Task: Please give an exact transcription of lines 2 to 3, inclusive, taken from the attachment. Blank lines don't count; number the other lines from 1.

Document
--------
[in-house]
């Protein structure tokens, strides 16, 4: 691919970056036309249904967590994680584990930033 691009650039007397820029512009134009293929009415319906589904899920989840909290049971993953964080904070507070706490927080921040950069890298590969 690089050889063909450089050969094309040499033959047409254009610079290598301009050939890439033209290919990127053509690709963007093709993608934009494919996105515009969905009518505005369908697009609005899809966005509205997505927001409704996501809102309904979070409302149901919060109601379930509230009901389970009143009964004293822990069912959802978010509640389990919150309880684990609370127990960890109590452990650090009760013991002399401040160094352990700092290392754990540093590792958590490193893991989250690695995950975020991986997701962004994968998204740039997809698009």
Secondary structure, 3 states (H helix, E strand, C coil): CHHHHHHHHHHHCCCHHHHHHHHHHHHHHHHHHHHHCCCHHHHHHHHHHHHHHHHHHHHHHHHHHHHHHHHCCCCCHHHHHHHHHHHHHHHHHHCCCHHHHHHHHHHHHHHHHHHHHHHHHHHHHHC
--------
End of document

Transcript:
């Protein structure tokens, strides 16, 4: 691919970056036309249904967590994680584990930033 691009650039007397820029512009134009293929009415319906589904899920989840909290049971993953964080904070507070706490927080921040950069890298590969 690089050889063909450089050969094309040499033959047409254009610079290598301009050939890439033209290919990127053509690709963007093709993608934009494919996105515009969905009518505005369908697009609005899809966005509205997505927001409704996501809102309904979070409302149901919060109601379930509230009901389970009143009964004293822990069912959802978010509640389990919150309880684990609370127990960890109590452990650090009760013991002399401040160094352990700092290392754990540093590792958590490193893991989250690695995950975020991986997701962004994968998204740039997809698009």
Secondary structure, 3 states (H helix, E strand, C coil): CHHHHHHHHHHHCCCHHHHHHHHHHHHHHHHHHHHHCCCHHHHHHHHHHHHHHHHHHHHHHHHHHHHHHHHCCCCCHHHHHHHHHHHHHHHHHHCCCHHHHHHHHHHHHHHHHHHHHHHHHHHHHHC